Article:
The ukulele is a pretty simple instrument in concept – just like the guitar – but it is deceptively simple. Played well, it can span a wide range of genres and styles. Most people who don’t know much about an instrument may be put off by this deceptive simplicity, so the focus of this article will be to educate you on the possibilities with a ukulele. You’ll find more such resources on fourstringfun.com.

Bear in mind that some of these styles might be out of reach for a beginner, but the underlying techniques can be practised so that you can eventually master some, if not all, of the different styles. It will educate you immensely, and you’ll learn to how to play songs by ear for the pleasure of your friends, family and yourself!

Strumming

Strumming, or rhythm, is the most common way to play a stringed instrument. It’s easy, so long as you stick to the rhythm and manage the chords well enough. Many of the easier songs have a basic strumming pattern that can quickly be learnt. The only difference between the ukulele and ther stringed instruments is that the strumming is handled by the thumb and index finger. For the very beginner, this is an excellent place to start as it will open up many songs for you to learn and play.

Fingerstyle

Fingerstyle playing requires a little more dexterity than strumming. On the guitar, folk songs are often played in the fingerstyle manner. It uses a repeating bass line that features the melody. It’s far more popular on the guitar, but fingerstyle songs are relatively popular on the ukulele too.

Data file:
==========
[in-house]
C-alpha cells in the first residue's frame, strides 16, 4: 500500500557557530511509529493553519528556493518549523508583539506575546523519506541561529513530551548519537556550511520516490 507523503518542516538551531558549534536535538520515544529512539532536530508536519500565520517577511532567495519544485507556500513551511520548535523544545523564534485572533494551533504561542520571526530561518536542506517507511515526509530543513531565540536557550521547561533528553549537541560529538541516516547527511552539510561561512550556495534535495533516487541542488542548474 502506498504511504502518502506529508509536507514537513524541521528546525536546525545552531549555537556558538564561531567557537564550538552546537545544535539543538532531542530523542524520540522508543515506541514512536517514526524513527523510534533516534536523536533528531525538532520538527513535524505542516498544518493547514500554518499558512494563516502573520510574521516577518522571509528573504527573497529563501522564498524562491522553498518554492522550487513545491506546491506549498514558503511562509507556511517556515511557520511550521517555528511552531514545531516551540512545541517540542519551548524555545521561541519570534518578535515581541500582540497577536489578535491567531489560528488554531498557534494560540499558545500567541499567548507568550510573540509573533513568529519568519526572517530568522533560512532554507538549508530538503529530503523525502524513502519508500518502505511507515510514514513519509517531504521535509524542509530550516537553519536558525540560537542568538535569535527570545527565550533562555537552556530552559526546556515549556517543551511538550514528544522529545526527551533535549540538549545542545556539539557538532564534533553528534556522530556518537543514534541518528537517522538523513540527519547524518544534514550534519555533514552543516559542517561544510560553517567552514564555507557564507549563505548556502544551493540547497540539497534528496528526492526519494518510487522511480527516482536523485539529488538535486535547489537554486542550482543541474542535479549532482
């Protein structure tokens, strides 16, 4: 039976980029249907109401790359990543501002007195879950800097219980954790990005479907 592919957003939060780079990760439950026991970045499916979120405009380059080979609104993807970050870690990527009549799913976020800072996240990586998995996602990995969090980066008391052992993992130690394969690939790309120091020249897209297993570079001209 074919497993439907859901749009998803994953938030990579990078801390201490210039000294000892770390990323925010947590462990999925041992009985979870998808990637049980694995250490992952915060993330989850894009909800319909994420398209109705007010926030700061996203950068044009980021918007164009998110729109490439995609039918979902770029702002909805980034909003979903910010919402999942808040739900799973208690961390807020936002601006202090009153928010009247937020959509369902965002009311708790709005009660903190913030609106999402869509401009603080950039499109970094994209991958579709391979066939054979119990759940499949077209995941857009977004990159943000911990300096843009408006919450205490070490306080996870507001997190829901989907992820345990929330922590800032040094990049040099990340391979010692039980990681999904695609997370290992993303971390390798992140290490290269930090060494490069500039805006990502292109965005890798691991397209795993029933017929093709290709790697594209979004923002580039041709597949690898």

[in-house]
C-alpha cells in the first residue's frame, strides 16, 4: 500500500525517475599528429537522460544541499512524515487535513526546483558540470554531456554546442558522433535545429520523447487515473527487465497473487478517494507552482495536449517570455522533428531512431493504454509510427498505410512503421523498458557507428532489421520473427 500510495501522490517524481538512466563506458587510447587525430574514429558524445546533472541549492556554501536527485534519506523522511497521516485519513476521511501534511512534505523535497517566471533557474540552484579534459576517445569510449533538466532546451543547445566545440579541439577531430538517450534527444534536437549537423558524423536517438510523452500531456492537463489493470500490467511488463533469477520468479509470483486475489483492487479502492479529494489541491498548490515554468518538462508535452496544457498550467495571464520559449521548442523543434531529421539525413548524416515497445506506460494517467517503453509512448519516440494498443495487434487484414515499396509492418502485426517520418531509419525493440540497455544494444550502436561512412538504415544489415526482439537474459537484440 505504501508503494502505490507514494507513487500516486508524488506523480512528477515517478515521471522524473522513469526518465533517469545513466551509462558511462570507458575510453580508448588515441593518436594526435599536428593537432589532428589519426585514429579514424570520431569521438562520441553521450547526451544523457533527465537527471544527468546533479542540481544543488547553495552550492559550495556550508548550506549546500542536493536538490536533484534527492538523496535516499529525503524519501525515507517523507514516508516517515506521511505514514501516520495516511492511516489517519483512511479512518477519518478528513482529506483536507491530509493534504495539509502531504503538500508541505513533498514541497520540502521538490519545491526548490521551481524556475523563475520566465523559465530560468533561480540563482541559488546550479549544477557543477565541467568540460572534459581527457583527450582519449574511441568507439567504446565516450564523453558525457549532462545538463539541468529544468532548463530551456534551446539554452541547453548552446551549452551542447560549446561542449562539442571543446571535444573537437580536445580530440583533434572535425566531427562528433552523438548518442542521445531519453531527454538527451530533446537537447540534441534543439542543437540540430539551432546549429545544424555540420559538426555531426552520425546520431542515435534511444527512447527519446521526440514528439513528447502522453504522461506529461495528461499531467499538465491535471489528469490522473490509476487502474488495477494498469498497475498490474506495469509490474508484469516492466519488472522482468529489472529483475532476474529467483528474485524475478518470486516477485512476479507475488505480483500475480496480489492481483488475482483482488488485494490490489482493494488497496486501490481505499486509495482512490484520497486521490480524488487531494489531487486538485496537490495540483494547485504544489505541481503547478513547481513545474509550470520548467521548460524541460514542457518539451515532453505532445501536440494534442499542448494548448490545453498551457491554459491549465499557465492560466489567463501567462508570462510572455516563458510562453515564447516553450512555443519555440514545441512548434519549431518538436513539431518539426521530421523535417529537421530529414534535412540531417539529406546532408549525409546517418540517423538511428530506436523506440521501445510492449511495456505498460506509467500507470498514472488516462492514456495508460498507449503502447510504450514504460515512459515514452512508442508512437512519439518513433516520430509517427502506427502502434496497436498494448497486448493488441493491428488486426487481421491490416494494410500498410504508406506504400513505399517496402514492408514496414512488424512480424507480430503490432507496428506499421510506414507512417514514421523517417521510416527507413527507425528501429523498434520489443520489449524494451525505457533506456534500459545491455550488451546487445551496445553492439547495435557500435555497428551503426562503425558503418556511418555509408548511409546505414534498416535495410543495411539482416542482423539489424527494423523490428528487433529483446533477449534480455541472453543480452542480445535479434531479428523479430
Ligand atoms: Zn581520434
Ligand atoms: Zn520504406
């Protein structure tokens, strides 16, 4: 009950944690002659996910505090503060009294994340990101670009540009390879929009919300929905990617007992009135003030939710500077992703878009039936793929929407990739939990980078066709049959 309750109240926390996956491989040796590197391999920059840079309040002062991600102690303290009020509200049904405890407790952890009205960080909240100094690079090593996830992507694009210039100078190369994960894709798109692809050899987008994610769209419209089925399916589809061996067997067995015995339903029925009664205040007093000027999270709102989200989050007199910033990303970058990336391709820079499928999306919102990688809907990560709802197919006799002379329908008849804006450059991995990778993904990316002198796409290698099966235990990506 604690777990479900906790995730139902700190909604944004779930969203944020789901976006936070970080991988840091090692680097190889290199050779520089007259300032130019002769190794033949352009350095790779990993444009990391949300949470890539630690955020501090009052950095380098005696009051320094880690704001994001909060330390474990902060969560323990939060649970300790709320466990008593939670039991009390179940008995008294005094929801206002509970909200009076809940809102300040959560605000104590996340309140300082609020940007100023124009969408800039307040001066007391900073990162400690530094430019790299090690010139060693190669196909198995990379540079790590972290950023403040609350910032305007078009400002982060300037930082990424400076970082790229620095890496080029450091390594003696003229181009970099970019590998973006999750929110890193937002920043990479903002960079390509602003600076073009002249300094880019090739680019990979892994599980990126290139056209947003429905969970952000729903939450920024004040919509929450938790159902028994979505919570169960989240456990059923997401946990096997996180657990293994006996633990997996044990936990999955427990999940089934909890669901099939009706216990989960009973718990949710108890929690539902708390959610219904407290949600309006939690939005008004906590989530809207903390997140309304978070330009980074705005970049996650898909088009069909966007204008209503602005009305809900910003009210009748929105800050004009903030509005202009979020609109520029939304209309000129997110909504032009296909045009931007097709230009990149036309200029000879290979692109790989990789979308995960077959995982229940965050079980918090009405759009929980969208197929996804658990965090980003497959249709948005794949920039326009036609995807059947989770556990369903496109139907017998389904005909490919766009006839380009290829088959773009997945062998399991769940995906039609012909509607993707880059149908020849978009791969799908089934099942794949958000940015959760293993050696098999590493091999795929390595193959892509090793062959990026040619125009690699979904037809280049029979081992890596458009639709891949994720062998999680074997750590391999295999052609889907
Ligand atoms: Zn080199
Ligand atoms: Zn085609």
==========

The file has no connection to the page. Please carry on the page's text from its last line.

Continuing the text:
Campanella

The Campanella recently emerged as a playing style. It makes the ukulele sound more like a harp, and involves playing the strings such that each note of the melody gently rings into the next one. Campanella is Italian for ‘little bell’. It isn’t recommended for beginners, but it is quite mesmerizing.

Clawhammer

The clawhammer style is not exclusive to the ukulele, as it comes from traditional American folk and bluegrass music. It puts an emphasis on rhythm, though it is quite able to be used flexibly. Again, this isn’t recommended for beginners, but it’s worth knowing because once you’ve got the fundamentals down, it’s up to you to make the most out of the tools at your disposal.